Two Audio Addict writers take a moment to reflect on their most loved David Bowie album, and why the man and his music mean so much to them.
I first found David Bowie through the crime show, Life on Mars, the theme song to the programme being Bowie’s notorious ‘Life on Mars?’ From the moment I heard the intro pianos all the way to the crashing chorus, I was hooked. Previously being a guy who’d be limited to listening to what’s described by “alternative” music, I had formed an irrational hatred of pop music. In less than 4 minutes, David Bowie changed my life and the way I view and listen to music today. After becoming obsessed with hearing the track, I journeyed deeper and deeper through his discography, with each song blowing my mind more than the one before. No matter what new treasures I discovered by him I always went back to the song ‘Life on Mars’ and its album: Hunky Dory.
Hunky Dory was always a stand out album for me, from the beginning with the classic song ‘Changes’ all the way to the end of the album. To quote Sum 41, it was all killer, no filler, impossible to hear just one song on shuffle. The immediate response was to automatically go through the entirety of the album, which few albums have done for me. The simplistic light acoustic guitar combined with pianos fill the space, giving more light to Bowie’s unique voice blocking out all other interruptions that the outside world blared on. Regardless of the simple instrumentals throughout the song, don’t think for one second it was basic. Behind the instruments, was passion, switching from one genre to another within the same song. One moment melancholic, the next it would be exuberant and joyful, the following would be dramatic. It was this constant change throughout the album that made each listen refreshing and unique. No-one has come close to creating such a complex mixture of emotions that Bowie created.
When in doubt what to listen to, Hunky Dory has been one of my first picks of the piles of records I’ve collected. That unique quality that it has reaches beyond what most albums could only hope to hit. It has history, it has spirit, it has style, it has heart, it has passion: all things that can be described as a classic without all the cliché sentiment that goes alongside it. It may have been released at the beginning of the 70’s, but it is without a doubt one of the stand out albums from that decade. That’s what David Bowie did, no matter which decade of his career it was, he always stood out from the rest of the crowd with his own brand of whatever music he was playing. This album has become more than just a collection of songs jumbled in an order, Hunky Dory was the foundation on which I discovered that pop was just as valuable as any other genre and reaffirmed my faith and love for music.
CHARLIE HILL @
The Rise and Fall of Ziggy Stardust and the Spiders from Mars
Released in 1972, The Rise and Fall of Ziggy Stardust is critically regarded as Bowie’s masterpiece. Selling over 7.5 million records worldwide this concept album was of decent commercial success. But it’s not its sales figures that has embedded this record in music history, it is its legacy.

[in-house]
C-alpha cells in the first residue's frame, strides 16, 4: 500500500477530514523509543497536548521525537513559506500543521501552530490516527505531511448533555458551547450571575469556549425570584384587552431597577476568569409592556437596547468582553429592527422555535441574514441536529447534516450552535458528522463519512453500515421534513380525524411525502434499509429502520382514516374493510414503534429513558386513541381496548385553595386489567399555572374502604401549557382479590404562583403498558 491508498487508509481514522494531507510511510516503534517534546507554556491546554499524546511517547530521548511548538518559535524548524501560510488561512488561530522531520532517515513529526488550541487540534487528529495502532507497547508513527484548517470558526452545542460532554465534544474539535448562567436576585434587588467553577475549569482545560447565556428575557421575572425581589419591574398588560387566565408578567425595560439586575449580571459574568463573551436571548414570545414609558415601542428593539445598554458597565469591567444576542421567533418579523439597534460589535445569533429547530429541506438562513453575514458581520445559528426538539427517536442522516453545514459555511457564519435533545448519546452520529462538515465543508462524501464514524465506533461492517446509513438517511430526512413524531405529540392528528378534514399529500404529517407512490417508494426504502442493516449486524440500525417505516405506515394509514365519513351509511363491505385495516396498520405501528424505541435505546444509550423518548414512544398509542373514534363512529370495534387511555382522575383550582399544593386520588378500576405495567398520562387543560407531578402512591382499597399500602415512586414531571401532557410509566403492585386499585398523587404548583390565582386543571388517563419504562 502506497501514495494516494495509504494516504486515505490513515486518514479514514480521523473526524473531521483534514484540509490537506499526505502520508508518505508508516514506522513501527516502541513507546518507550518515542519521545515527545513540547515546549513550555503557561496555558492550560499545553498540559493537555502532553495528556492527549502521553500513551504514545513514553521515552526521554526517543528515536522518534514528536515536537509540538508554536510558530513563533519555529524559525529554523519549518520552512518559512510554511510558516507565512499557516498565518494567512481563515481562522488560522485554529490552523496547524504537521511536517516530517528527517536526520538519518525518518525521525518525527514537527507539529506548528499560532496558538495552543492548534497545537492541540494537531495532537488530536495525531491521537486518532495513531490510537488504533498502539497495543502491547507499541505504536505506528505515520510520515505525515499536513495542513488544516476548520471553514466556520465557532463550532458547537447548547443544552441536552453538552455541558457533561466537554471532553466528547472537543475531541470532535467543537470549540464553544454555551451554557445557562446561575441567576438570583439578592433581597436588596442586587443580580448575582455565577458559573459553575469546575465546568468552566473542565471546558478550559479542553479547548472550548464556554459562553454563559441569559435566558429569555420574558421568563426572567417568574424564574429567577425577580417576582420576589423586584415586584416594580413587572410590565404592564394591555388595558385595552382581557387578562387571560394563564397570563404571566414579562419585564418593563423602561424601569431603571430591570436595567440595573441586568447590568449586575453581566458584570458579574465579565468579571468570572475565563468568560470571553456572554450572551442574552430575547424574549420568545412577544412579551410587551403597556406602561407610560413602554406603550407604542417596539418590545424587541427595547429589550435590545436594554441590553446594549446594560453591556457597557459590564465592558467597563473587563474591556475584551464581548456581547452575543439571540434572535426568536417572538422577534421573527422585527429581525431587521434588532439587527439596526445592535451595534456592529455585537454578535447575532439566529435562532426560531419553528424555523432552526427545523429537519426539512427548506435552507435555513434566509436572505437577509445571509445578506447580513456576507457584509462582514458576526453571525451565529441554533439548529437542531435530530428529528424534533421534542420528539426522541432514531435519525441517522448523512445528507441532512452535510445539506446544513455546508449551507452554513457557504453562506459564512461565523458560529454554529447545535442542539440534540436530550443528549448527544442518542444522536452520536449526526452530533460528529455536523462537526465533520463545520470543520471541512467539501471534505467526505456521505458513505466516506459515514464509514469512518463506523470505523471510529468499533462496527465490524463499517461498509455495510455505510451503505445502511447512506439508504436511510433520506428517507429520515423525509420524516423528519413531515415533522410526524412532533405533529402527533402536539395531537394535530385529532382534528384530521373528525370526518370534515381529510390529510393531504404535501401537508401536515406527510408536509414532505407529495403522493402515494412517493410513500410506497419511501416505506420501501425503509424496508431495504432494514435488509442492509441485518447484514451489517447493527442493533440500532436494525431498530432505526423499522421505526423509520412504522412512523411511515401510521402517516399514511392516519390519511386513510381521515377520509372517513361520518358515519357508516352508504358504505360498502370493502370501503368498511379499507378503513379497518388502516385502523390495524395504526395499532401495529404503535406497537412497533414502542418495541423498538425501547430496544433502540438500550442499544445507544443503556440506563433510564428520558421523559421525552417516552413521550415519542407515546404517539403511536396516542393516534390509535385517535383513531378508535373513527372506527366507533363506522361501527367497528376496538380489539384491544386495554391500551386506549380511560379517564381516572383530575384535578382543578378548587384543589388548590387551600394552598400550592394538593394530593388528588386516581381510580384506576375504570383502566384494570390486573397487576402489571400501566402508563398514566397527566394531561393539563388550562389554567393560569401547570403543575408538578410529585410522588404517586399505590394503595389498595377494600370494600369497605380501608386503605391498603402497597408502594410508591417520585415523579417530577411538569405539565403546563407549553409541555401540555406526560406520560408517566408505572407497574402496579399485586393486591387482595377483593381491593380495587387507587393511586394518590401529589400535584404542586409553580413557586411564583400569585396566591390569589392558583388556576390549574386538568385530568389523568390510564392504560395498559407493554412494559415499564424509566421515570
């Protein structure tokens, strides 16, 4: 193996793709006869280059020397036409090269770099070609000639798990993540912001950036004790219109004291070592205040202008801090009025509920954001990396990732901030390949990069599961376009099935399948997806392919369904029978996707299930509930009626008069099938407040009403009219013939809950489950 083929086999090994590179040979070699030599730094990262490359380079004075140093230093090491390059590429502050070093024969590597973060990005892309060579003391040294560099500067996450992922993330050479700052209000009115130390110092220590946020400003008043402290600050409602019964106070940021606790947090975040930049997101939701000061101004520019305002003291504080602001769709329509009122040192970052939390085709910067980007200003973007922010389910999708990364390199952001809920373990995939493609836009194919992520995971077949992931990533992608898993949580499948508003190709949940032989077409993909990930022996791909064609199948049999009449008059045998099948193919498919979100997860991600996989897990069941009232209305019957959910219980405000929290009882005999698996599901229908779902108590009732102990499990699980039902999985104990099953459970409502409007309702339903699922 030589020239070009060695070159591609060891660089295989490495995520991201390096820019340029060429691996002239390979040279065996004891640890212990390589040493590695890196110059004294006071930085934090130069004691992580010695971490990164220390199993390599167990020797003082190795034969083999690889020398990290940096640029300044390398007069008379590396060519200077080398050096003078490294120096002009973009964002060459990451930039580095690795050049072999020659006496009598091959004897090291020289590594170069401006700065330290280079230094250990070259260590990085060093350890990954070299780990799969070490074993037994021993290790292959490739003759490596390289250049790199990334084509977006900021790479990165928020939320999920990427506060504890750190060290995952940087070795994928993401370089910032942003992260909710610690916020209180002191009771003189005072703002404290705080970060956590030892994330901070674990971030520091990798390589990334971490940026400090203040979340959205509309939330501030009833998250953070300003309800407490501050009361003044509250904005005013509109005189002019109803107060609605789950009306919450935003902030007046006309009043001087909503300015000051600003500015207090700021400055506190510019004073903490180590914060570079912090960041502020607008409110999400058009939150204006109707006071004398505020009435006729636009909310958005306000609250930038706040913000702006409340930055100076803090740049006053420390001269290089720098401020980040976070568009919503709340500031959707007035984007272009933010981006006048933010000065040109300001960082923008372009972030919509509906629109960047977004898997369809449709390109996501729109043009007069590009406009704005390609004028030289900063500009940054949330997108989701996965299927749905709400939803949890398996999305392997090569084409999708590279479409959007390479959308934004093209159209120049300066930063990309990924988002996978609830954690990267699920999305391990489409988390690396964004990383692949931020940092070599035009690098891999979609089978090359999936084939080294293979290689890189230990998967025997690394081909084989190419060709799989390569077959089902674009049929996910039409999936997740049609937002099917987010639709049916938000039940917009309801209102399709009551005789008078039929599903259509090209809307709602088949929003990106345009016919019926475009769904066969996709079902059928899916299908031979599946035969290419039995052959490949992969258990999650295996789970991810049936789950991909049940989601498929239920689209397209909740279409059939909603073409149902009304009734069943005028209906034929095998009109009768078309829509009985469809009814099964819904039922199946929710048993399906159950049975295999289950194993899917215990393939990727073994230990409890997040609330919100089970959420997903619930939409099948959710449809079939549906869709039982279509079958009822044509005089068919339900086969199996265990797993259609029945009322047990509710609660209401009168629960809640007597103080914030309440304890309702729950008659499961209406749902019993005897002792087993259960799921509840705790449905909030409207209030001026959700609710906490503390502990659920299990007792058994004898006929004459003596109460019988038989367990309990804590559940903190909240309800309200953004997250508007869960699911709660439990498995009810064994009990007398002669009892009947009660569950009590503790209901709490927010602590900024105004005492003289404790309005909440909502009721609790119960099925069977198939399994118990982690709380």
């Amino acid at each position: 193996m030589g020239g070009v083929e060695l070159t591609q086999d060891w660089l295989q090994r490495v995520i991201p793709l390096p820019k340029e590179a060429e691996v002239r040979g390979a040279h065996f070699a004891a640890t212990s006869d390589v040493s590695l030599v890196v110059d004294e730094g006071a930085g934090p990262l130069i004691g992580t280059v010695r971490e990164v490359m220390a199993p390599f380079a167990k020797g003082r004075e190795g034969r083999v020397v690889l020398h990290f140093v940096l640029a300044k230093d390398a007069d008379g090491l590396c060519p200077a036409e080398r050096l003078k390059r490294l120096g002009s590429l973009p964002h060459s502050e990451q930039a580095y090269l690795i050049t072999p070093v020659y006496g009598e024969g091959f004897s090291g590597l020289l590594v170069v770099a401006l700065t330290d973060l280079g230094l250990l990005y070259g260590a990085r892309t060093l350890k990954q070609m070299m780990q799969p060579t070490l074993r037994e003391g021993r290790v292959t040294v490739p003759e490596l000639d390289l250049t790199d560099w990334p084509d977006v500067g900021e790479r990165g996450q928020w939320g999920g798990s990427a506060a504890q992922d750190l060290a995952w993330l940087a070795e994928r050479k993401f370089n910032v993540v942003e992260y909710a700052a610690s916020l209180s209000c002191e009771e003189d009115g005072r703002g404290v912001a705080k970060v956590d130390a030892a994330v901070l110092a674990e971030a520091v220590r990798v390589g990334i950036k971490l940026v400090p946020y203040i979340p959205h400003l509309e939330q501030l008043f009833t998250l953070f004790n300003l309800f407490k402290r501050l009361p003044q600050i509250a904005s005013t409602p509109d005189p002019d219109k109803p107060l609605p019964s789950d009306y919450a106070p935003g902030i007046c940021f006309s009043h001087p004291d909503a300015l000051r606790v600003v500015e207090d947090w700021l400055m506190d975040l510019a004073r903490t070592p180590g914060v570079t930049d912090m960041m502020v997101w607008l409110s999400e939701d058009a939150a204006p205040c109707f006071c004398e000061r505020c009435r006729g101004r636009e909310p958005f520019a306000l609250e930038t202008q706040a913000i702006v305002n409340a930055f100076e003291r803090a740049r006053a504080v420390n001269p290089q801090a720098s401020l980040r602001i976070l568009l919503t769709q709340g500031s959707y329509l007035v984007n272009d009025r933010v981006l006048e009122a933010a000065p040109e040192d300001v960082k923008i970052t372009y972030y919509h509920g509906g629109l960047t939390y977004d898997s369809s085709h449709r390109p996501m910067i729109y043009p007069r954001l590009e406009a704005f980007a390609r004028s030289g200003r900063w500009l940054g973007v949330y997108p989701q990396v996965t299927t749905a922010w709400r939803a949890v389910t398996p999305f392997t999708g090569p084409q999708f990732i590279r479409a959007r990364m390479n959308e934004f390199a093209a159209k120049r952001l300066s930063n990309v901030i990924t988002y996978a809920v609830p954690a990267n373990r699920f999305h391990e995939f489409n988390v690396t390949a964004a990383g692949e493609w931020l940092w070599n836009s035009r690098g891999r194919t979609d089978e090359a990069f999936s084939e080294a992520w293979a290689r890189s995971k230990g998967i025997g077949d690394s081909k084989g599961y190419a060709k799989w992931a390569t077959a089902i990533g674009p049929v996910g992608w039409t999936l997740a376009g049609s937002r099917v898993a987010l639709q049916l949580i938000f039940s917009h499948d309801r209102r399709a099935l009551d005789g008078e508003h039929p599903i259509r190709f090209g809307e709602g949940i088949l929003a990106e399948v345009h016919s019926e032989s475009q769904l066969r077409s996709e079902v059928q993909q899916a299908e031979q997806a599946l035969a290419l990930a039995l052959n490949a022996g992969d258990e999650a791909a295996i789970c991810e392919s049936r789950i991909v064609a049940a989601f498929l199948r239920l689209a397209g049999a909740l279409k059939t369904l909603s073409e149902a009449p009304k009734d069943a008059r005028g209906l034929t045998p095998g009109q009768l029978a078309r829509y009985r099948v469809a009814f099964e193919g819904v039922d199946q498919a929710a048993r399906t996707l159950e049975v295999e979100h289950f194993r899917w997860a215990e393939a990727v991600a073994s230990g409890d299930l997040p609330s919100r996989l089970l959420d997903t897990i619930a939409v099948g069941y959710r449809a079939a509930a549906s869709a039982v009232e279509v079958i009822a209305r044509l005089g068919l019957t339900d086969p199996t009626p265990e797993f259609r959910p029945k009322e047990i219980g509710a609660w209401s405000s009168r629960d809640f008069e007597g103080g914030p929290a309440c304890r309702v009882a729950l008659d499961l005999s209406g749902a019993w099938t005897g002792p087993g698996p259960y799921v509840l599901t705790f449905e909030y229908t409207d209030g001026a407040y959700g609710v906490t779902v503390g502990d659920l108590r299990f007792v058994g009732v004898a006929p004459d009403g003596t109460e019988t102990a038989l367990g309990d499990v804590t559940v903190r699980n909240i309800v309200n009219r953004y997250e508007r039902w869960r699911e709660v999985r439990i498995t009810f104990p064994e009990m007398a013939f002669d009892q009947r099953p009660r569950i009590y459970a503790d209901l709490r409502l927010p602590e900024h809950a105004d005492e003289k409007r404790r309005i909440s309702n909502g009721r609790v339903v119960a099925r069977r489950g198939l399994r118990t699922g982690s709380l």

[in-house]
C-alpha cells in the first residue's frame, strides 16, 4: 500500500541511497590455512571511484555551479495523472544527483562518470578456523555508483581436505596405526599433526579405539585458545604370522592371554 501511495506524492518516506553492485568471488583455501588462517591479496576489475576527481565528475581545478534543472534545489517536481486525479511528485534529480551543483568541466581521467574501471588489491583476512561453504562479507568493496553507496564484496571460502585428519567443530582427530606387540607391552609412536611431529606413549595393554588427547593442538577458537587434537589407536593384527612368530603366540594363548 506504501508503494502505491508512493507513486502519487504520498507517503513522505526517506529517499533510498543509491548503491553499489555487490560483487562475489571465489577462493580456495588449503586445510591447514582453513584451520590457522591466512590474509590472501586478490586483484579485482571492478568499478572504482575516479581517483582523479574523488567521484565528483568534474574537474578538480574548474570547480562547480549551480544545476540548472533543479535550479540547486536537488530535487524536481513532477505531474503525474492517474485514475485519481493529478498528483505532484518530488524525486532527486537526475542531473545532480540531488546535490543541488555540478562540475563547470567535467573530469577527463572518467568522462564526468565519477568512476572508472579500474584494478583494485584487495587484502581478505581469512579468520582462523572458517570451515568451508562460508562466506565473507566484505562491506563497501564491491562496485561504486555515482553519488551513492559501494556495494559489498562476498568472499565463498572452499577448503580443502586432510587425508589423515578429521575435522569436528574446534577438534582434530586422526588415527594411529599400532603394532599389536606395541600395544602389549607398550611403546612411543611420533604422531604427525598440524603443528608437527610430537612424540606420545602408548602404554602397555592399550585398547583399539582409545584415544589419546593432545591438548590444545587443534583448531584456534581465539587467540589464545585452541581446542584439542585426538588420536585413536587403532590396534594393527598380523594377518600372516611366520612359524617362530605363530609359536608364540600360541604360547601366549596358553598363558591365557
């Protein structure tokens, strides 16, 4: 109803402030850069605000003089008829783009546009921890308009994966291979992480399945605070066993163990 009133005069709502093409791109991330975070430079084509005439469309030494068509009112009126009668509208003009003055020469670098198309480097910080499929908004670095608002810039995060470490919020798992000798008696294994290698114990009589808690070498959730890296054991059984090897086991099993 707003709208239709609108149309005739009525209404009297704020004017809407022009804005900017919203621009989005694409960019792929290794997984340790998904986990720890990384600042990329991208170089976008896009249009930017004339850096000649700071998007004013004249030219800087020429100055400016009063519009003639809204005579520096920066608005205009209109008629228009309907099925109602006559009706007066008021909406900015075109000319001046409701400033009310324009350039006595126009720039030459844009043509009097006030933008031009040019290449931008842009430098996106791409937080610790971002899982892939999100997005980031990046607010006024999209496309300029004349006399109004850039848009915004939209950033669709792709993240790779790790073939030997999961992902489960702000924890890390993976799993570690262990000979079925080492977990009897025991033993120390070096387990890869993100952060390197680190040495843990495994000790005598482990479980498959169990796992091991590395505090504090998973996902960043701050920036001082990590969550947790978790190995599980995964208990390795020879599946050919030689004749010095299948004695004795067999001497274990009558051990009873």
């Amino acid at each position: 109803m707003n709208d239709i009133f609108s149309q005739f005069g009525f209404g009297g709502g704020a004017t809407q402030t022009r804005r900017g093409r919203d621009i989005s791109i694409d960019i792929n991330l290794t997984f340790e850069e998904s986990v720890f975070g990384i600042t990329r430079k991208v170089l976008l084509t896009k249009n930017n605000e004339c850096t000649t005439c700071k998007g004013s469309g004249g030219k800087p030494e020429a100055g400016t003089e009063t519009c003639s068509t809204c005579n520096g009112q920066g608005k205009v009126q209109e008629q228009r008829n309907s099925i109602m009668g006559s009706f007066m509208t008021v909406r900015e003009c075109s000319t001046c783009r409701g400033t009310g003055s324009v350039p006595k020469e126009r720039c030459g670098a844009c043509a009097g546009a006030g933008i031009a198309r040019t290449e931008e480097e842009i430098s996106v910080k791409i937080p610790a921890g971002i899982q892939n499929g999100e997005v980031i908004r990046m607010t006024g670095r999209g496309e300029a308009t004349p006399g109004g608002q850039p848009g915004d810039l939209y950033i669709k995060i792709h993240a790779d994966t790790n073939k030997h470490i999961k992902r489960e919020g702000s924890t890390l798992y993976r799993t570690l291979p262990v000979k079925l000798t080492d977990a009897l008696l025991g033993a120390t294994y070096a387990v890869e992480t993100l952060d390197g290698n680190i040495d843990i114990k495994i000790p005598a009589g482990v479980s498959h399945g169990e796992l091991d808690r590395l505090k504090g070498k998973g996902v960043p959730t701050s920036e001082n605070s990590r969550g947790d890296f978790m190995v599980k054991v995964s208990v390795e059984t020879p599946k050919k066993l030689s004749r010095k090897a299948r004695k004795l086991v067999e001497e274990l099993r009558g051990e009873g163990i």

Inspiring tens of millions of people Ziggy Stardust’s influence has and will forever live on. I first heard this record in its entirety in 2014 when I was 19. Kind of late by many standards but hearing an album at a certain time alters how you hear it. I arguably wouldn’t have appreciated it for what it was having heard it at a different point in my life earlier or later.
Perhaps I missed out on formative years moulded around a David Bowie record, maybe I’d have spent my college years wearing a shimmering jumpsuit having heard it a few years earlier. But we’ll never know. All I know is that for me, like it is for millions, this record will forever be mounted firmly within an elite club of rock and roll music.
The daring concept of the record sees the adventures of Ziggy Stardust, an alien rock and roll star who came to spread the word of peace and hope to earth in the last five years of its existence before extinction. It was one of the first mainstream records to follow a particular concept along with a few Beatles albums. Since then artists such as Gorillaz, Queens of the Stone Age, Nick Cave and the Bad Seeds, The Flaming Lips and Kendrick Lamar have popularized the idea in modern music.
TRAFOZS opens with a personal favorite ‘Five Years’. A stunning balled that showcases Bowie’s unique and raw singing style. As the album goes on some of Bowie’s most beloved songs are heard, with ‘Starman’, ‘Moonage Daydream’ and ‘Suffragette City’ all blessing us with their presence.
For me, David Bowie has written some of the greatest songs of all time. Throughout his astonishing 50 year career David Jones changed and revolutionized music. He changed the world’s attitude towards sexuality and politics while simultaneously inspiring millions of people from an equally mundane background into believing they could to achieve greatness and to be free express themselves for who and what they are. Whether gay, straight or somewhere in-between, whether a theist, an atheist or somewhere in-between, Bowie paved the way for a world free of discrimination allowing artists of all walks of life creative freedom. Now we just need the rest of the world to catch up with him.
Without Ziggy Stardust and the Spiders from Mars the world would be a much duller place. Rest in peace to a true genius of this world. I will be eternally grateful to have walked on this earth with him.